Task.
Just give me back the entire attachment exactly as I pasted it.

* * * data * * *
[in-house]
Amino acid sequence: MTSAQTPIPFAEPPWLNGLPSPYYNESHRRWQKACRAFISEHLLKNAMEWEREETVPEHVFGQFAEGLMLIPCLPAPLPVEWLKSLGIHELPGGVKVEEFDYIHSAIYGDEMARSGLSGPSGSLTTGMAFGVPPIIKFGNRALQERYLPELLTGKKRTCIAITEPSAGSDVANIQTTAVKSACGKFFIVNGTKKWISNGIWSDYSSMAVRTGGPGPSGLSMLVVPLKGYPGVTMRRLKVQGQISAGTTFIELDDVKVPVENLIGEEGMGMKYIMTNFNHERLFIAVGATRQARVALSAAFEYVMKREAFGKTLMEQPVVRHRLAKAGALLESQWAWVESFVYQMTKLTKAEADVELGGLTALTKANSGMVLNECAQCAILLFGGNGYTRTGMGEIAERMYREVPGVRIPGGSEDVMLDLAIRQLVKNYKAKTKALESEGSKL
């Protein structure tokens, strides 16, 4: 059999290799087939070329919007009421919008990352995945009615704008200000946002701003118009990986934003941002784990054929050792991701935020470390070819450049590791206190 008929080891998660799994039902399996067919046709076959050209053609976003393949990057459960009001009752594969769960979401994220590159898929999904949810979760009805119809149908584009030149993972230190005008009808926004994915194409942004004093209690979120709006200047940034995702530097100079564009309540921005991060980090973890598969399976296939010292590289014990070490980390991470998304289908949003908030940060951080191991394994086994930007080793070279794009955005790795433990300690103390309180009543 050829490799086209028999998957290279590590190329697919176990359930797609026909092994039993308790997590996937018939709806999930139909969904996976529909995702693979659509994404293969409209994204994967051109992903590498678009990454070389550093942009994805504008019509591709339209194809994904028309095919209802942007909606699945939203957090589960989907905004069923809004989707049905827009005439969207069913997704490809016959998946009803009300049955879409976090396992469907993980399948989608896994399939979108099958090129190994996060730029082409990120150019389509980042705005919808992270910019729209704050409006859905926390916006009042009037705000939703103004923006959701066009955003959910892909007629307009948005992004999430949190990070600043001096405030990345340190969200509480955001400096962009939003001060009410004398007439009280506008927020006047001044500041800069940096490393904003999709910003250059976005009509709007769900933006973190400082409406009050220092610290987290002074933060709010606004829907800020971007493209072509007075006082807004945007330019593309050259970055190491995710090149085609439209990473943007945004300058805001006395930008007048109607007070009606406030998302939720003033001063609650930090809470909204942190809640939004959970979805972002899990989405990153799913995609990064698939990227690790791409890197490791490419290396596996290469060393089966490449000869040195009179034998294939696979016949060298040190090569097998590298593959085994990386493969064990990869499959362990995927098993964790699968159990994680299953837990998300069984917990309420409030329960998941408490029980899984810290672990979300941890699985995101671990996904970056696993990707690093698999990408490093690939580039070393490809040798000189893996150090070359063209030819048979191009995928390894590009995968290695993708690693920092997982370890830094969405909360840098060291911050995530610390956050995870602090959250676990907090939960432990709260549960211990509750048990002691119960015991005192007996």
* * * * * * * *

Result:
[in-house]
Amino acid sequence: MTSAQTPIPFAEPPWLNGLPSPYYNESHRRWQKACRAFISEHLLKNAMEWEREETVPEHVFGQFAEGLMLIPCLPAPLPVEWLKSLGIHELPGGVKVEEFDYIHSAIYGDEMARSGLSGPSGSLTTGMAFGVPPIIKFGNRALQERYLPELLTGKKRTCIAITEPSAGSDVANIQTTAVKSACGKFFIVNGTKKWISNGIWSDYSSMAVRTGGPGPSGLSMLVVPLKGYPGVTMRRLKVQGQISAGTTFIELDDVKVPVENLIGEEGMGMKYIMTNFNHERLFIAVGATRQARVALSAAFEYVMKREAFGKTLMEQPVVRHRLAKAGALLESQWAWVESFVYQMTKLTKAEADVELGGLTALTKANSGMVLNECAQCAILLFGGNGYTRTGMGEIAERMYREVPGVRIPGGSEDVMLDLAIRQLVKNYKAKTKALESEGSKL
């Protein structure tokens, strides 16, 4: 059999290799087939070329919007009421919008990352995945009615704008200000946002701003118009990986934003941002784990054929050792991701935020470390070819450049590791206190 008929080891998660799994039902399996067919046709076959050209053609976003393949990057459960009001009752594969769960979401994220590159898929999904949810979760009805119809149908584009030149993972230190005008009808926004994915194409942004004093209690979120709006200047940034995702530097100079564009309540921005991060980090973890598969399976296939010292590289014990070490980390991470998304289908949003908030940060951080191991394994086994930007080793070279794009955005790795433990300690103390309180009543 050829490799086209028999998957290279590590190329697919176990359930797609026909092994039993308790997590996937018939709806999930139909969904996976529909995702693979659509994404293969409209994204994967051109992903590498678009990454070389550093942009994805504008019509591709339209194809994904028309095919209802942007909606699945939203957090589960989907905004069923809004989707049905827009005439969207069913997704490809016959998946009803009300049955879409976090396992469907993980399948989608896994399939979108099958090129190994996060730029082409990120150019389509980042705005919808992270910019729209704050409006859905926390916006009042009037705000939703103004923006959701066009955003959910892909007629307009948005992004999430949190990070600043001096405030990345340190969200509480955001400096962009939003001060009410004398007439009280506008927020006047001044500041800069940096490393904003999709910003250059976005009509709007769900933006973190400082409406009050220092610290987290002074933060709010606004829907800020971007493209072509007075006082807004945007330019593309050259970055190491995710090149085609439209990473943007945004300058805001006395930008007048109607007070009606406030998302939720003033001063609650930090809470909204942190809640939004959970979805972002899990989405990153799913995609990064698939990227690790791409890197490791490419290396596996290469060393089966490449000869040195009179034998294939696979016949060298040190090569097998590298593959085994990386493969064990990869499959362990995927098993964790699968159990994680299953837990998300069984917990309420409030329960998941408490029980899984810290672990979300941890699985995101671990996904970056696993990707690093698999990408490093690939580039070393490809040798000189893996150090070359063209030819048979191009995928390894590009995968290695993708690693920092997982370890830094969405909360840098060291911050995530610390956050995870602090959250676990907090939960432990709260549960211990509750048990002691119960015991005192007996």